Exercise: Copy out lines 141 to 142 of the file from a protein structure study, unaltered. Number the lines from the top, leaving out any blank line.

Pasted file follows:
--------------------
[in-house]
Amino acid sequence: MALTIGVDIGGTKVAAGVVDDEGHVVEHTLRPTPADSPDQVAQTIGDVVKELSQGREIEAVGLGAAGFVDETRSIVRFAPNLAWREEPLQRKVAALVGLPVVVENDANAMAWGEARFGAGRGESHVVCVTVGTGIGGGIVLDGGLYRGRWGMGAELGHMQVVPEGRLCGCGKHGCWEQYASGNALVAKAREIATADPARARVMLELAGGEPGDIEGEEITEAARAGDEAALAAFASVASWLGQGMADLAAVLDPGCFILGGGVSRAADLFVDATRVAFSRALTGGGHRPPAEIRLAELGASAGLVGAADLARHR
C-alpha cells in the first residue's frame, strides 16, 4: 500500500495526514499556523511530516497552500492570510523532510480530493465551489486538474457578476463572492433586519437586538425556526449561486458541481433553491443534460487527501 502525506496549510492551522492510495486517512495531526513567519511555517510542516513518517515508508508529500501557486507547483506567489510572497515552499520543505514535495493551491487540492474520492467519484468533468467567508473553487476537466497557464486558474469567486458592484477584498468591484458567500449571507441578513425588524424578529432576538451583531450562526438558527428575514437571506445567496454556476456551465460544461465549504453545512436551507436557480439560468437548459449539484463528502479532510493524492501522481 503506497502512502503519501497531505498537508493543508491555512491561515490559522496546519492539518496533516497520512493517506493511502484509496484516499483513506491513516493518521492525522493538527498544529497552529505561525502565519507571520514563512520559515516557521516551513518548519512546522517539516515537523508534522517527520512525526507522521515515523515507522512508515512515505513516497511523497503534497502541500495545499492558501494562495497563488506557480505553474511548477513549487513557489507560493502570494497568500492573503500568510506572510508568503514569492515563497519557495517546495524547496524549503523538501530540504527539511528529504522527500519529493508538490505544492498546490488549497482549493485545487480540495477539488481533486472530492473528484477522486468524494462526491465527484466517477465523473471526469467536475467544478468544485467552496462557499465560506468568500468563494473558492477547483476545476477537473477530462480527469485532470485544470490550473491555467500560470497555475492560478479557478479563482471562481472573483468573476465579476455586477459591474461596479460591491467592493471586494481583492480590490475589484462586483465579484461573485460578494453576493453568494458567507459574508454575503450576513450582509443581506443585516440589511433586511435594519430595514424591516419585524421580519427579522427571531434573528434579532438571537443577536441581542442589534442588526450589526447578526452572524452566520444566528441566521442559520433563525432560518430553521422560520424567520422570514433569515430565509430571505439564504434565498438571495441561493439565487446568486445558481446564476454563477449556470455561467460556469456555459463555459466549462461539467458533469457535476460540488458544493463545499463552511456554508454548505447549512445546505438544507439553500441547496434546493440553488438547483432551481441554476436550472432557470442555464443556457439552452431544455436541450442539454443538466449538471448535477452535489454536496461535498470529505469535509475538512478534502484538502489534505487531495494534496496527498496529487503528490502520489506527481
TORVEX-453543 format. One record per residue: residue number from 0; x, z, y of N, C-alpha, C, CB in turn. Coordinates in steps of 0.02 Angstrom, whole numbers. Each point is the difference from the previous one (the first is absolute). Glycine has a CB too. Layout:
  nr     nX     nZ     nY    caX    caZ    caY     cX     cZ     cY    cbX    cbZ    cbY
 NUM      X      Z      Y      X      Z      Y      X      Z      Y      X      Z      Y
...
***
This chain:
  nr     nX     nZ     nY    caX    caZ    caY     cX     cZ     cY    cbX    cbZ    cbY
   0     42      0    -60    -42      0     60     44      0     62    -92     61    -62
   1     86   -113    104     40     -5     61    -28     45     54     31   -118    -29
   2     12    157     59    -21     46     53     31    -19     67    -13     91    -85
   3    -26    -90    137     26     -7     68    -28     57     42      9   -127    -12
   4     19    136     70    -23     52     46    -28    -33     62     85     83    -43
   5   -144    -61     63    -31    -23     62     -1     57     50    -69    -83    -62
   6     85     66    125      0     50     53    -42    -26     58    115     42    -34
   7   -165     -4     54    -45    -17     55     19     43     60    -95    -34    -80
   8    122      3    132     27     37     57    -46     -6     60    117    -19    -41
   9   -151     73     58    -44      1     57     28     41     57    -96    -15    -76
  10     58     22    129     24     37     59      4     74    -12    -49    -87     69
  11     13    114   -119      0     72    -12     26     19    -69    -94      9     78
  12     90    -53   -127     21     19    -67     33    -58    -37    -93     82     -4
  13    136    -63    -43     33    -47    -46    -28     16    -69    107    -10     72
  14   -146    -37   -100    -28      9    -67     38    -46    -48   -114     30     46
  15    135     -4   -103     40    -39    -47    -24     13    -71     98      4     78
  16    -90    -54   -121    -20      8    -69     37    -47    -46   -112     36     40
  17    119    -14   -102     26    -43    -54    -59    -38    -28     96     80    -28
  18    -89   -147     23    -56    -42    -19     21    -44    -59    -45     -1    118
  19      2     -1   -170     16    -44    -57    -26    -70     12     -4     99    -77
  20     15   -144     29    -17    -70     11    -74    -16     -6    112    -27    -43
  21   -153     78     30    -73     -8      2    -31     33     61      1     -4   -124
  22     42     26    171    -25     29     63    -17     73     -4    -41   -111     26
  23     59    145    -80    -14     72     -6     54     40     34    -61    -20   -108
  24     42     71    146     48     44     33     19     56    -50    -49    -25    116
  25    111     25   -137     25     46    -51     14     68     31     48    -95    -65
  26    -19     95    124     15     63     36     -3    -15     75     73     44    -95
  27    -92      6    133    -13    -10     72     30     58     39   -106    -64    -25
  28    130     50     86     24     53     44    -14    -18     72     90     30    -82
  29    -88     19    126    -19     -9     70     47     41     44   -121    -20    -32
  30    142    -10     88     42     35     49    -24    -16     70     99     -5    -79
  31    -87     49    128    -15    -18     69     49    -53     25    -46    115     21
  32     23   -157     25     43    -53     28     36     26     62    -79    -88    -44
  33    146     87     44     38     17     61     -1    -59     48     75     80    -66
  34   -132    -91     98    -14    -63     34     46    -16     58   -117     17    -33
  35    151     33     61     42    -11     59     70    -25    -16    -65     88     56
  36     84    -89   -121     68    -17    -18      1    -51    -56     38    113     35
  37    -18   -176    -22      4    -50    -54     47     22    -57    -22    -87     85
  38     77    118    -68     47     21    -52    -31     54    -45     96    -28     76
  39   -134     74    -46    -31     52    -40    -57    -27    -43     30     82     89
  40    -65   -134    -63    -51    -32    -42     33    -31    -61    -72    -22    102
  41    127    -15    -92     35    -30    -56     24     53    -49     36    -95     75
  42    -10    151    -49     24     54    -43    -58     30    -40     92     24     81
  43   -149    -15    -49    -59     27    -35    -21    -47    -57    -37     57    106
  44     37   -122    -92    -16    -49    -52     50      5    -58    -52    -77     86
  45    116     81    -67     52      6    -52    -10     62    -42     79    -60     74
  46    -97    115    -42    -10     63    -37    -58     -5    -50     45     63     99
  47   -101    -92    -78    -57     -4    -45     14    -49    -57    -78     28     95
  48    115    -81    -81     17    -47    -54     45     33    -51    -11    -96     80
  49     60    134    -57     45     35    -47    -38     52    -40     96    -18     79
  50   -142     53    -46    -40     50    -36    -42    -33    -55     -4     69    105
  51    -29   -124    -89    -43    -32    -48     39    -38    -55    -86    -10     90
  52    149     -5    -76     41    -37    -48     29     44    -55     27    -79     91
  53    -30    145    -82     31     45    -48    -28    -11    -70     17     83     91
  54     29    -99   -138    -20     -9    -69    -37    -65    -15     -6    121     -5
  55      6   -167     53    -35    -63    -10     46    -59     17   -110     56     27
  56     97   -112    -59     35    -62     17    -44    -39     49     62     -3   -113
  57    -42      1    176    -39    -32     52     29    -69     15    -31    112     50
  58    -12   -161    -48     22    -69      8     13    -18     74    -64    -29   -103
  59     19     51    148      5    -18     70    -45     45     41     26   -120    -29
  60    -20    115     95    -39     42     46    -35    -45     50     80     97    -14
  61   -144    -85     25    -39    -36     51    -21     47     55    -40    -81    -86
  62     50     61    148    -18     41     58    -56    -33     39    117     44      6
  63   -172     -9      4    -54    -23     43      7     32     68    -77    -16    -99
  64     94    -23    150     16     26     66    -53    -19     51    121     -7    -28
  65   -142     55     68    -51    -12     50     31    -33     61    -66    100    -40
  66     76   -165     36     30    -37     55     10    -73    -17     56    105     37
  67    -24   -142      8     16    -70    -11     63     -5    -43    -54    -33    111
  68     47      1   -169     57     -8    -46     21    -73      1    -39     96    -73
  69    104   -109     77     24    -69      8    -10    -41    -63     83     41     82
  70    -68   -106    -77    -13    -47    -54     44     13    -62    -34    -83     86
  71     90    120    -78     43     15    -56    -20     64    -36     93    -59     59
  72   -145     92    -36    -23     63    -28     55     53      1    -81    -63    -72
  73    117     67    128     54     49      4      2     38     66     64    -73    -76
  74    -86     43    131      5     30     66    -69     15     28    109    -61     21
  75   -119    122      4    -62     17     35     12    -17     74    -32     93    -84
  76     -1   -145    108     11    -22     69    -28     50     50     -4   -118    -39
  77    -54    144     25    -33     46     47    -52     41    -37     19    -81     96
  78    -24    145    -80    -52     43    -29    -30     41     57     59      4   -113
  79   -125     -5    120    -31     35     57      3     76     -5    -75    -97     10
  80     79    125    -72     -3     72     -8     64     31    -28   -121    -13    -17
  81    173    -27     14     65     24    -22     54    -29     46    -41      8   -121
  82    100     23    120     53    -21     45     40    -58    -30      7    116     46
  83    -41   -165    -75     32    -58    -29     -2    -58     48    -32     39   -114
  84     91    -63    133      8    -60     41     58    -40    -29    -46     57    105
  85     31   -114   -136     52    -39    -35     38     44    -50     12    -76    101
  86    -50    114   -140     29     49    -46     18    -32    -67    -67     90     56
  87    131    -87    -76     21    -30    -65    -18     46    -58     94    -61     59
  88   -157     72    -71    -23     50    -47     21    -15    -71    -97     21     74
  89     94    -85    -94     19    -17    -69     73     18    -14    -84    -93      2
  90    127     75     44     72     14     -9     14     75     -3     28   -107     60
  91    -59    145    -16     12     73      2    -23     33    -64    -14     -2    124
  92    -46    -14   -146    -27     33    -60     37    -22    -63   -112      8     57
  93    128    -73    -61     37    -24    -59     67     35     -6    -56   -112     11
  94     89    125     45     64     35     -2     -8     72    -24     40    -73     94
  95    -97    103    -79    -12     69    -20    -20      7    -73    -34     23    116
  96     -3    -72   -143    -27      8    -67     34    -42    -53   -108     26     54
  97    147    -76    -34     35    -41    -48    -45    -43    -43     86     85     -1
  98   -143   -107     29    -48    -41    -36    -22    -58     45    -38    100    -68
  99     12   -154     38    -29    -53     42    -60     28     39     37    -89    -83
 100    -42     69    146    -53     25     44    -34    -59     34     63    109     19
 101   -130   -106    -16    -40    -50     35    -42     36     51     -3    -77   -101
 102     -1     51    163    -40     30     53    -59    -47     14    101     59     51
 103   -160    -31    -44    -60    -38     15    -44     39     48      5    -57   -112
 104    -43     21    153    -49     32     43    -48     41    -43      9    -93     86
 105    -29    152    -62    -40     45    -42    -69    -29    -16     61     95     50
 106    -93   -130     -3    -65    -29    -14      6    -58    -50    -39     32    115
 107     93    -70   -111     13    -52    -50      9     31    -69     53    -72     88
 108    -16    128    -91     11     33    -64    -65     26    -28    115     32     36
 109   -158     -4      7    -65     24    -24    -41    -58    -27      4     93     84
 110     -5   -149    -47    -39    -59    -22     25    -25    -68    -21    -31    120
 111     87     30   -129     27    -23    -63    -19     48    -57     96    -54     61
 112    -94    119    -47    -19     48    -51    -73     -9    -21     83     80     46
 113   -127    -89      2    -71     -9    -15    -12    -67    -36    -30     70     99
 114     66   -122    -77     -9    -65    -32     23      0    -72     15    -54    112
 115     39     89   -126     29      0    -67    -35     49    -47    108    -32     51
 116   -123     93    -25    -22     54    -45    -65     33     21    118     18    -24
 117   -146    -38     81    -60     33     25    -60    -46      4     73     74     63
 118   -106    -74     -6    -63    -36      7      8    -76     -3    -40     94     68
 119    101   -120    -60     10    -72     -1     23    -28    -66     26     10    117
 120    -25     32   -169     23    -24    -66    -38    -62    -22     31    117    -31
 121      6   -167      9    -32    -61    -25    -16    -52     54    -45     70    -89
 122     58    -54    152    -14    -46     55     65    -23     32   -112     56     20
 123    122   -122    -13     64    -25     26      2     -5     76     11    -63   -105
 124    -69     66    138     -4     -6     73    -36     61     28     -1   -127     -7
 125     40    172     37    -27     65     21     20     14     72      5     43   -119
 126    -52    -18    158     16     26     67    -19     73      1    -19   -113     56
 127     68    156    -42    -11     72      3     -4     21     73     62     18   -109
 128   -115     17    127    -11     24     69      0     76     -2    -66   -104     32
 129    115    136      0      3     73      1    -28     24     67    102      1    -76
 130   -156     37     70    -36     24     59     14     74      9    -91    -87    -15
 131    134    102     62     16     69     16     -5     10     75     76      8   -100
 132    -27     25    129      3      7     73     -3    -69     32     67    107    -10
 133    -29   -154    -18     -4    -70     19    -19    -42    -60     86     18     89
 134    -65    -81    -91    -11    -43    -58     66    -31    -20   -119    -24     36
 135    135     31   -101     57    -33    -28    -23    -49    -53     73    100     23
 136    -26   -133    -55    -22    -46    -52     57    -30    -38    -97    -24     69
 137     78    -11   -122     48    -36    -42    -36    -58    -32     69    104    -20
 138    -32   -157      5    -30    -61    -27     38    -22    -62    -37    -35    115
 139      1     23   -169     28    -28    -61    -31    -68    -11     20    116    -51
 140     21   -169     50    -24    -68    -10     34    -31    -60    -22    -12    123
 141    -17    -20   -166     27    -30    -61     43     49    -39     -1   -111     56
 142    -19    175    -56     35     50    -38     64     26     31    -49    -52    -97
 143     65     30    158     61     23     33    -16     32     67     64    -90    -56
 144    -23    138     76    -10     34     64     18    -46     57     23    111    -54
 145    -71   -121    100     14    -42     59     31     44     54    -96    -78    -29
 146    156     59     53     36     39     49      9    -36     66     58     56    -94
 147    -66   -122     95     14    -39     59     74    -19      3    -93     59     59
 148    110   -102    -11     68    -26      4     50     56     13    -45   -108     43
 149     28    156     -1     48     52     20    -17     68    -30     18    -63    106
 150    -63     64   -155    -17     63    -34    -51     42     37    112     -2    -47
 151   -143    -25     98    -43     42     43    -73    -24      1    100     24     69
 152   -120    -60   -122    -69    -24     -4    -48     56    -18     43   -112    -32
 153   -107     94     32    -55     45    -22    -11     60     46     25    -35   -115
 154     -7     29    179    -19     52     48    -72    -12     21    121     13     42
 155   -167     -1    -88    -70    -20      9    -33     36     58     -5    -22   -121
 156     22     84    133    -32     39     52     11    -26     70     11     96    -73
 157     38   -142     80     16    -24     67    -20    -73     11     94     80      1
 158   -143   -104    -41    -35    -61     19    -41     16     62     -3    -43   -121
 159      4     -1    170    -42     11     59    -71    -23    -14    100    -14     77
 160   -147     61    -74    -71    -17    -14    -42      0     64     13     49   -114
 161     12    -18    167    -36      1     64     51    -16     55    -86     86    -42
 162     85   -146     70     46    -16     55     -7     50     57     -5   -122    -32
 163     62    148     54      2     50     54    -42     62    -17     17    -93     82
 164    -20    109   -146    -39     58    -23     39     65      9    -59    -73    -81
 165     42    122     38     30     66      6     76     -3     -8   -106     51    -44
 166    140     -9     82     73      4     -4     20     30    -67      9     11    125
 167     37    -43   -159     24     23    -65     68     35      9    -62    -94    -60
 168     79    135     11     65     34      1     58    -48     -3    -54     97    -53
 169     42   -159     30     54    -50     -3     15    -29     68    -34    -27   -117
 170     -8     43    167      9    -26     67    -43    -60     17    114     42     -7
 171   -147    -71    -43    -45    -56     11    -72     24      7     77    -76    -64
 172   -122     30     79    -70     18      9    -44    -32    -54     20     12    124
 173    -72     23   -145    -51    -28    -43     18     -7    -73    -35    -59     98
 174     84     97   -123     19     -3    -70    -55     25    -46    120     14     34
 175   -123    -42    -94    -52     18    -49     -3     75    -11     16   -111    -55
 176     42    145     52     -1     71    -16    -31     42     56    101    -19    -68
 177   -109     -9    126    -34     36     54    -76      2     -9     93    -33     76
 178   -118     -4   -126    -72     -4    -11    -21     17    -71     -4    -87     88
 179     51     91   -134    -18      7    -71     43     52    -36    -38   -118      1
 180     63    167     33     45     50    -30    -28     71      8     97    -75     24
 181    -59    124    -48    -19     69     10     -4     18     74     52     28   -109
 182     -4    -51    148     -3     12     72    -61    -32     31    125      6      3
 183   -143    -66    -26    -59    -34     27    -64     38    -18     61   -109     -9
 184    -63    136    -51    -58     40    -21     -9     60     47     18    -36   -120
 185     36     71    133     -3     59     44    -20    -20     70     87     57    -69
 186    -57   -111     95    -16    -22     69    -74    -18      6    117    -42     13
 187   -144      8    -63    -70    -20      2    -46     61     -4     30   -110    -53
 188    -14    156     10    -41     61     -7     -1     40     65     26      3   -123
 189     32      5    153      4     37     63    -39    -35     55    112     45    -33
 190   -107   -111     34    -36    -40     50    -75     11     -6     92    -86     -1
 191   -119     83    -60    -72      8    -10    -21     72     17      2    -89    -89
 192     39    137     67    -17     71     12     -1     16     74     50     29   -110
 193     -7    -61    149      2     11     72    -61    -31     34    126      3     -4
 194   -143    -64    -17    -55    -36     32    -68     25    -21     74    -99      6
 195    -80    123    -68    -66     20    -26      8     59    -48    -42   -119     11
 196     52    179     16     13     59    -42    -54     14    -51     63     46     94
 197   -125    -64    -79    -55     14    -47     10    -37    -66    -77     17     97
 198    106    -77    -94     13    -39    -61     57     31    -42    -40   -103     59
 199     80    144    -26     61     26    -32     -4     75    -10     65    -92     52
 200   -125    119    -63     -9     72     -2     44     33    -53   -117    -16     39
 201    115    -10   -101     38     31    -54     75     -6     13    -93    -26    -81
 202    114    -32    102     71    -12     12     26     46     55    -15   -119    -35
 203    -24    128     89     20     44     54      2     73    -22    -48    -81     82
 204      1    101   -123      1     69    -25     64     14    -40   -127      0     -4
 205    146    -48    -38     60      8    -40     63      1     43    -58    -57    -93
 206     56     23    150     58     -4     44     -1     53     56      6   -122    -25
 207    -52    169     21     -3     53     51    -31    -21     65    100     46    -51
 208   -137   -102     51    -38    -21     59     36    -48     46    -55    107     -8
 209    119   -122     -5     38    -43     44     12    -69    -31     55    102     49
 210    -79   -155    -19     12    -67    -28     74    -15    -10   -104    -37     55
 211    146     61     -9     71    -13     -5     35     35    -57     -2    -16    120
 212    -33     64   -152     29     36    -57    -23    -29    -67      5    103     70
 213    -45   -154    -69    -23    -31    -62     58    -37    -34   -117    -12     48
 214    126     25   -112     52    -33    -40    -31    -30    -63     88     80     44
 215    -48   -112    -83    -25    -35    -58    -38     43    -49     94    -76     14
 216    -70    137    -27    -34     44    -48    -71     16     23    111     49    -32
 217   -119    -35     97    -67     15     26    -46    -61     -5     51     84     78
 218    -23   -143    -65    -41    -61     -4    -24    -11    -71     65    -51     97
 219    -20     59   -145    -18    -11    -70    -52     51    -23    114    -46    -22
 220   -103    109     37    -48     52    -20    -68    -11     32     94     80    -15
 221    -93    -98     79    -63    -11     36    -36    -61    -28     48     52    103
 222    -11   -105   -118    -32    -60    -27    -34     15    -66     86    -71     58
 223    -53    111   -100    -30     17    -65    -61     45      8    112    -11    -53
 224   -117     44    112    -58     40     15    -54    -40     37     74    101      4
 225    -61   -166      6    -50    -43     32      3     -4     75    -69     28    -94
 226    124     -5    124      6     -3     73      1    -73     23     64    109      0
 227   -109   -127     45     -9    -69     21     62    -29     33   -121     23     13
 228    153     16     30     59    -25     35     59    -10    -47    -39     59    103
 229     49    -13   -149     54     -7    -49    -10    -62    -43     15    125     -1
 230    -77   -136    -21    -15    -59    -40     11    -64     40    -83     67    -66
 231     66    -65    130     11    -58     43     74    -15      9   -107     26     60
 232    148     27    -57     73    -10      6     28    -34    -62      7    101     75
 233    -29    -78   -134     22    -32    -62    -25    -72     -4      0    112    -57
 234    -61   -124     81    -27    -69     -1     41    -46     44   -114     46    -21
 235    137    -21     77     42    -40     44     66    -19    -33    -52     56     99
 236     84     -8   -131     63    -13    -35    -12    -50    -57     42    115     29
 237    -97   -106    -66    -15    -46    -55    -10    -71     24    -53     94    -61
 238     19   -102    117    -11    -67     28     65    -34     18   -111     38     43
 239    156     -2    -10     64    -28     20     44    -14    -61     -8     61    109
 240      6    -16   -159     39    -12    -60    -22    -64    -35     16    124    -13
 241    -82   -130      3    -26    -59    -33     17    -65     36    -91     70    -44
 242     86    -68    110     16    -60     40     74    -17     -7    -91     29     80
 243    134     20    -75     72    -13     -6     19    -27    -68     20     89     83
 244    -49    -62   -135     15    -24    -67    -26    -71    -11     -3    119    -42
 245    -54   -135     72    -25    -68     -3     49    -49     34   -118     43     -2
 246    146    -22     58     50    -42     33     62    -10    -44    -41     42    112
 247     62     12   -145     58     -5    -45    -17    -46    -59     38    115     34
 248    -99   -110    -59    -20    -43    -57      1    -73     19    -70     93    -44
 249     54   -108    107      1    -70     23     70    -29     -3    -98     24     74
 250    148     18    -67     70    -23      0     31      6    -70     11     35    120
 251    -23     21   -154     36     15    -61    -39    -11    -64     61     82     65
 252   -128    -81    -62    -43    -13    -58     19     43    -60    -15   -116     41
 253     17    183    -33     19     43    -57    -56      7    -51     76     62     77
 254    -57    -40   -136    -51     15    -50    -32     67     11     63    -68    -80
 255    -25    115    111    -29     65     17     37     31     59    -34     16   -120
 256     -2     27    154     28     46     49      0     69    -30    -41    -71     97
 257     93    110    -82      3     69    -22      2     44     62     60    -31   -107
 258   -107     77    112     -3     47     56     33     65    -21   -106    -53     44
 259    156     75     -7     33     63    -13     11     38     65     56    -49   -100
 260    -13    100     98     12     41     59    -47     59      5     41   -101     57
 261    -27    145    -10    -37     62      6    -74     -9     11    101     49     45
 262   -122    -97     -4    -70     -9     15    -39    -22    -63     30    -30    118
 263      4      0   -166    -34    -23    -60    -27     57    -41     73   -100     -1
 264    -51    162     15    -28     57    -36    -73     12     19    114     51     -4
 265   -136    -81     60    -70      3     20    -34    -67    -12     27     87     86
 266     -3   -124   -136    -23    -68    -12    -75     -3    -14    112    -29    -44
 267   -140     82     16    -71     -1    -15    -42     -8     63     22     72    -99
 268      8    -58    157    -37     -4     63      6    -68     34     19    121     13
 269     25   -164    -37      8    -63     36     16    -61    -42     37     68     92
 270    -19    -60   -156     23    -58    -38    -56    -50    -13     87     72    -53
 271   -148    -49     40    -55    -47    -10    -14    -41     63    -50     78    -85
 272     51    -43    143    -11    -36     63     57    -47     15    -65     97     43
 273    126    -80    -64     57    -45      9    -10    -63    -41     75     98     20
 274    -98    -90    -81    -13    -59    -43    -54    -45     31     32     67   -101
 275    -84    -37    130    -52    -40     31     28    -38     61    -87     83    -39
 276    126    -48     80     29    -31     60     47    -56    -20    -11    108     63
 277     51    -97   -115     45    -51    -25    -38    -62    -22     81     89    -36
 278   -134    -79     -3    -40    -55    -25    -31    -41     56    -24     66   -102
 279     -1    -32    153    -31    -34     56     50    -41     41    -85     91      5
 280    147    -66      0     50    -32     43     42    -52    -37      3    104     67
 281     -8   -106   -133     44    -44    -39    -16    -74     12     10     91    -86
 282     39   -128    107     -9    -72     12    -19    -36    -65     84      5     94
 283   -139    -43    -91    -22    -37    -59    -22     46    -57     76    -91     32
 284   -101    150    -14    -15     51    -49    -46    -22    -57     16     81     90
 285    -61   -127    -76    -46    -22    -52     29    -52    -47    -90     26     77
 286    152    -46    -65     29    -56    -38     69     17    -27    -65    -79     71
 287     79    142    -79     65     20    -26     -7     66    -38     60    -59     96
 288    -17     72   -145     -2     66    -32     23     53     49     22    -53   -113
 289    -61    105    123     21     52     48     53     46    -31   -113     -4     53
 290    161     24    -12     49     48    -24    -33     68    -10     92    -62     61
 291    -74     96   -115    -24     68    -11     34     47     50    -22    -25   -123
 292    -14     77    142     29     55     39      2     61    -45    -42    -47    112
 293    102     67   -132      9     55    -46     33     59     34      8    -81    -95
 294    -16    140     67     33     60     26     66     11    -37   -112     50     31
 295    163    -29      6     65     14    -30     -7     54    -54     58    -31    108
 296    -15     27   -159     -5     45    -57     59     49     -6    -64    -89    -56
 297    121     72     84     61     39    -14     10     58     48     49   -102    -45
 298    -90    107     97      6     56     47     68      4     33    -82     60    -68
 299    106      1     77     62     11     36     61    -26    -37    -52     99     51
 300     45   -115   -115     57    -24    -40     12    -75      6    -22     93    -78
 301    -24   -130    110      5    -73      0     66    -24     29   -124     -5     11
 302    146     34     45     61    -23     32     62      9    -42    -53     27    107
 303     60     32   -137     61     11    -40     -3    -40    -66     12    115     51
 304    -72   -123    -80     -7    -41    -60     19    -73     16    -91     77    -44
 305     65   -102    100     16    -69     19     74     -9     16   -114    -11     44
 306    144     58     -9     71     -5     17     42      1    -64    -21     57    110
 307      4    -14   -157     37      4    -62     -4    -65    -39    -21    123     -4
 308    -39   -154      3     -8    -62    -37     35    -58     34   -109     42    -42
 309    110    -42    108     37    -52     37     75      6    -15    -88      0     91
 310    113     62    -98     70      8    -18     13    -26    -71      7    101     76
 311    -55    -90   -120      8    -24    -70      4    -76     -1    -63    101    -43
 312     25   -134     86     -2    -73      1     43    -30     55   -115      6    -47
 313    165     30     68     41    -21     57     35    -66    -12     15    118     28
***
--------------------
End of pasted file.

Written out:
 130   -156     37     70    -36     24     59     14     74      9    -91    -87    -15
 131    134    102     62     16     69     16     -5     10     75     76      8   -100